|In the Solar System's early history many processes have been proposed that depend on the dynamical state of the planets. Our study considers the possible dynamical states that produce a late Giant Impact (70 – 110 Myr) to form the Earth-Moon system. We investigate within the semimajor axis and eccentricity parameter space to determine the possible outcomes of a 5 terrestrial planet model of the Solar System for 3 different mass ratios (8:1, 4:1, and 1:1) of the Earth-Moon progenitors. Using angular momentum conservation, an initial condition is prescribed for the progenitor masses while using initial conditions for the other Solar System bodies from a well-known common epoch. Additionally we test the 4:1 mass ratio with a different giant planet configuration akin to the Nice model.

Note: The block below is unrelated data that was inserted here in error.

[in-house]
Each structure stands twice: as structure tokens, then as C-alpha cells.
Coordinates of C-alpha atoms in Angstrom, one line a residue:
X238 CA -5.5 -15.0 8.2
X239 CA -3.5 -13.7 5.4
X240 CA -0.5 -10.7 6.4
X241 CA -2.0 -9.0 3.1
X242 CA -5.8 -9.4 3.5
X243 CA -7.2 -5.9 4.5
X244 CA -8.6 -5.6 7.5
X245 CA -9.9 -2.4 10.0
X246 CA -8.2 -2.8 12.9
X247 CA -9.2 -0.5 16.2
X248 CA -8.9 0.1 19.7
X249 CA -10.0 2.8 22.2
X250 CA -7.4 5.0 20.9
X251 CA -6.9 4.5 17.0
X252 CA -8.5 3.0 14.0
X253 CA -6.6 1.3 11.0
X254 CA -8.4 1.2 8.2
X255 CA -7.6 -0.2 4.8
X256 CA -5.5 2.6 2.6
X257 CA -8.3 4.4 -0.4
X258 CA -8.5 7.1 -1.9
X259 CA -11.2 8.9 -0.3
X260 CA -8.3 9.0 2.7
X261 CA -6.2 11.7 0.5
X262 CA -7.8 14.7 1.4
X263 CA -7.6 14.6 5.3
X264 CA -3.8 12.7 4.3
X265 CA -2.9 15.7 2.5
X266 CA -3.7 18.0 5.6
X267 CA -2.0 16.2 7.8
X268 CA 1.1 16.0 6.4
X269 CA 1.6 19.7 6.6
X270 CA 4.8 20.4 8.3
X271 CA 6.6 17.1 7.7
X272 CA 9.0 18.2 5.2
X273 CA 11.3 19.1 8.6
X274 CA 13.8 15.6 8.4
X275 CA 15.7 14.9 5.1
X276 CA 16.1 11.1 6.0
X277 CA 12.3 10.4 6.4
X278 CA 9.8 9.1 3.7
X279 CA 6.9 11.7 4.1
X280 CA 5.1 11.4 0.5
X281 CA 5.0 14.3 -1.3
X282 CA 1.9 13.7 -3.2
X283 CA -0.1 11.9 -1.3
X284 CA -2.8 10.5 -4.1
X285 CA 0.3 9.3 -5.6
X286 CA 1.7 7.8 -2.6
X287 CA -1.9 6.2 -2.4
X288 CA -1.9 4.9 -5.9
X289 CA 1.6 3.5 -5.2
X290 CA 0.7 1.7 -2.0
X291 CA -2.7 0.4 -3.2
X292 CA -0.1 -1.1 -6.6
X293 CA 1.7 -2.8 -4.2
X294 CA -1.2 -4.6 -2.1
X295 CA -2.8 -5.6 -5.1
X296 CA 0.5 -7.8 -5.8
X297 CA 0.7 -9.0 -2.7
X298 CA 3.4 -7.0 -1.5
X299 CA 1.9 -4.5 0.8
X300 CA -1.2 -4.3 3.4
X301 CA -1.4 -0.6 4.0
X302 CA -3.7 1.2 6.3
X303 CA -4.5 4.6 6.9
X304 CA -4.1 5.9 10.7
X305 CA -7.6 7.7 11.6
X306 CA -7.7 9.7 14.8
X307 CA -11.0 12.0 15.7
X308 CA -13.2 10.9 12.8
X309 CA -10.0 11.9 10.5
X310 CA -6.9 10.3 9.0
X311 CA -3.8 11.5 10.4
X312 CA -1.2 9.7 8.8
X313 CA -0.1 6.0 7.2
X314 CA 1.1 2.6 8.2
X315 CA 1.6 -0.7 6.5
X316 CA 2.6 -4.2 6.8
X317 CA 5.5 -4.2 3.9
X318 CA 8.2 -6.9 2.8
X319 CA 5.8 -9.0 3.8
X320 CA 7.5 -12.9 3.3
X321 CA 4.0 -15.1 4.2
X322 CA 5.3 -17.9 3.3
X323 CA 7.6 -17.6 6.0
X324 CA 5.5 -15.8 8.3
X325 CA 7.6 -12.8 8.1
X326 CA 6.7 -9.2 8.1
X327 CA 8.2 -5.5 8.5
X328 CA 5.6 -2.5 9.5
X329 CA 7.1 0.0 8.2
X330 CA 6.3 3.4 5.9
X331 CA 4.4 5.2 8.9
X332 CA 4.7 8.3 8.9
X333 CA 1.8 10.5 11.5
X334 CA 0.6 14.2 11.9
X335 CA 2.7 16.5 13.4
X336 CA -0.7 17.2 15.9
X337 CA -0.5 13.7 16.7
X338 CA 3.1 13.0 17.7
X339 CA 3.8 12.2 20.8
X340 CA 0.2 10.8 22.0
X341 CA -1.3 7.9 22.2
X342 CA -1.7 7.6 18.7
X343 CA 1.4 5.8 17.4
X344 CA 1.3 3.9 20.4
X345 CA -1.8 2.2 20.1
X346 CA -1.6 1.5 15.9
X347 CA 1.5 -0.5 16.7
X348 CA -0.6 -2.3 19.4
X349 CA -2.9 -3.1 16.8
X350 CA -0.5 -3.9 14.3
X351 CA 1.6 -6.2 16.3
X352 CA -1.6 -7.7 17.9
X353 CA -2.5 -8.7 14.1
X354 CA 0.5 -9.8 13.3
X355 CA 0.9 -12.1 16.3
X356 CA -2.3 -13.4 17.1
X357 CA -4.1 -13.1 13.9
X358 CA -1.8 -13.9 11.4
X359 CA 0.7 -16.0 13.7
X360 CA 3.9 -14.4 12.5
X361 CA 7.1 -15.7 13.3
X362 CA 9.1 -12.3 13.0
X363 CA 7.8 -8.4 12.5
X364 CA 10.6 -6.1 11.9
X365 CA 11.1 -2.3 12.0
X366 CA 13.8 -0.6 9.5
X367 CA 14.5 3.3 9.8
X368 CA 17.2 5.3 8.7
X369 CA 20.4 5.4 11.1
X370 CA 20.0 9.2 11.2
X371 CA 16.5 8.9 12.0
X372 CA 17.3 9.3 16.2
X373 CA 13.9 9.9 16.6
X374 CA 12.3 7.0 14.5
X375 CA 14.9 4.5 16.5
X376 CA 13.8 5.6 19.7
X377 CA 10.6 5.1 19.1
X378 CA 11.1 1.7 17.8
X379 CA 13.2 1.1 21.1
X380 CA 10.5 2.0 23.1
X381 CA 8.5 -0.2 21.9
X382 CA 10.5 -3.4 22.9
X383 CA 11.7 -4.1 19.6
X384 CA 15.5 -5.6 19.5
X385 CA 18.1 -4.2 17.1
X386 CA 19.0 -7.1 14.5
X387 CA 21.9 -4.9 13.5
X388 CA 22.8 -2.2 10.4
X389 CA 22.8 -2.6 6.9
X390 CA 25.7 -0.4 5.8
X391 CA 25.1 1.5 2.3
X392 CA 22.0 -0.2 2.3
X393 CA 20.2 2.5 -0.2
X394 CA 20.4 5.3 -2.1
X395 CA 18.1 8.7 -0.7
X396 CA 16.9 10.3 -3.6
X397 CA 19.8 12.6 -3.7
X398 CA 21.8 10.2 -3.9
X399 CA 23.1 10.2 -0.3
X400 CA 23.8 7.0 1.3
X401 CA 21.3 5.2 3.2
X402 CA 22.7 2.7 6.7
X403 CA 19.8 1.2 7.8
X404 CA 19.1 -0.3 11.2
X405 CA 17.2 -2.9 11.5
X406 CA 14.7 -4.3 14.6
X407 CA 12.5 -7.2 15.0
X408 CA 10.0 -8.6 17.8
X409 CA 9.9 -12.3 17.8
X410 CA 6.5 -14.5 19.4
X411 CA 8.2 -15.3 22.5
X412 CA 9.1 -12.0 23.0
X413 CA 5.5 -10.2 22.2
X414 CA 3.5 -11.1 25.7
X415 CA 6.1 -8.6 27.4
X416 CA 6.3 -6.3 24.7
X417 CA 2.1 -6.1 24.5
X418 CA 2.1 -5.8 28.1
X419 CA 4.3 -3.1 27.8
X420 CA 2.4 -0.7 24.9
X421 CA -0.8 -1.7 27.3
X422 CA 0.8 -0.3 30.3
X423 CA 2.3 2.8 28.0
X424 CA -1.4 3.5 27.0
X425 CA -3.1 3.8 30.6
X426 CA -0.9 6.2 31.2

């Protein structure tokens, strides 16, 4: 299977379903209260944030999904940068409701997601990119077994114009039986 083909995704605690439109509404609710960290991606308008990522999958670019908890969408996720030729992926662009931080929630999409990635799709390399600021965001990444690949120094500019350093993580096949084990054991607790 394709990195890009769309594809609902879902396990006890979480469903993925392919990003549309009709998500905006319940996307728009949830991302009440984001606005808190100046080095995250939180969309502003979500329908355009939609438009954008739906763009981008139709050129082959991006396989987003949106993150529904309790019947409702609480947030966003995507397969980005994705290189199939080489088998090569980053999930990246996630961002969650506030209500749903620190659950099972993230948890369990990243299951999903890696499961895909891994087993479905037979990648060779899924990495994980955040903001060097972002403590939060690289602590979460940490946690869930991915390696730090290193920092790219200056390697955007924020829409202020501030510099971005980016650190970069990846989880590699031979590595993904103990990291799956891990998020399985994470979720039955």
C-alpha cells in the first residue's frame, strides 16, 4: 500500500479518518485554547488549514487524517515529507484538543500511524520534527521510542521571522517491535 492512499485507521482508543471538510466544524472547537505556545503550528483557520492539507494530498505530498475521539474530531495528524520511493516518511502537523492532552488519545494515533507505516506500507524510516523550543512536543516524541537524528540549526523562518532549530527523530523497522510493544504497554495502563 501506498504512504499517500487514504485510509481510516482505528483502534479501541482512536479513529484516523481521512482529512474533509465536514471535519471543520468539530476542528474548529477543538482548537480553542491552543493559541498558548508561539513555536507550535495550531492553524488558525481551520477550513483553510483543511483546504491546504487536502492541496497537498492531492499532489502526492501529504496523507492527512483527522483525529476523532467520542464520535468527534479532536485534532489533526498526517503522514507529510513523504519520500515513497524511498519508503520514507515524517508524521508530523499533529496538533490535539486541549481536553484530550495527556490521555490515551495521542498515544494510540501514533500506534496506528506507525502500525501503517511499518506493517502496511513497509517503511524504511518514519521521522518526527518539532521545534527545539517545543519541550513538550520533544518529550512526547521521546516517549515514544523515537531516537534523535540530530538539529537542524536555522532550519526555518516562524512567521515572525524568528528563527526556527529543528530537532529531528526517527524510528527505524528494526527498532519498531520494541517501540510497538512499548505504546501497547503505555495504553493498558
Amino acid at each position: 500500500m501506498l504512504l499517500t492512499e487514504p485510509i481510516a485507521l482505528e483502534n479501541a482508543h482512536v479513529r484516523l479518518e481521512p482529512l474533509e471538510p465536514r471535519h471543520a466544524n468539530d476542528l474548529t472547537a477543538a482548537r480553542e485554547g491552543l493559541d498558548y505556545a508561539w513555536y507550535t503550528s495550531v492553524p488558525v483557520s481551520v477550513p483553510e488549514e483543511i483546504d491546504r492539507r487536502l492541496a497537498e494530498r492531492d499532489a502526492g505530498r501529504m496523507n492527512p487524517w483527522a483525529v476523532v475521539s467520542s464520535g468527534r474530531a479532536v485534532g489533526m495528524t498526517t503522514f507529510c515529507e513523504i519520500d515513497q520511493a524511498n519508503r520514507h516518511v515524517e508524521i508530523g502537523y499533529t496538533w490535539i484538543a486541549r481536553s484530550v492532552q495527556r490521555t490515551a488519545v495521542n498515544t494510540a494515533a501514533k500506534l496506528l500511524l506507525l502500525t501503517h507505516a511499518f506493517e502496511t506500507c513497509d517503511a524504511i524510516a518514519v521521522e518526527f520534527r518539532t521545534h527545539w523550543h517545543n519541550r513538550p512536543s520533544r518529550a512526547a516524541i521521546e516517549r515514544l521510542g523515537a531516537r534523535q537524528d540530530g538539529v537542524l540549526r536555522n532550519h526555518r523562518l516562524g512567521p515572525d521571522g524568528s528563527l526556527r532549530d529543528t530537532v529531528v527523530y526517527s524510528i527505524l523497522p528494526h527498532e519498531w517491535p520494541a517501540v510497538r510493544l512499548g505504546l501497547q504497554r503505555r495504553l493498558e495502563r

We find local regions of our parameter space are more conducive to the outcome of a late Giant Impact. Mean motion resonances (MMRs) are identified between the terrestrial planets and used along with secular effects from the giant planets to indicate likely regions where a Giant Impact would occur. We characterize our results considering the estimated time of the Giant Impact, the resultant mass distribution of terrestrial planets, and the post collision mean angular momentum deficit (AMD). Case studies are presented illustrating the various possible outcomes with respect to their AMD relative to the current Solar System. Our statistical results show that a Nice model giant planet configuration can affect the occurrence of Giant Impacts and a restricted region of parameter space exists for all considered cases. The implications on planet formation scenarios and implicit habitability will also be discussed.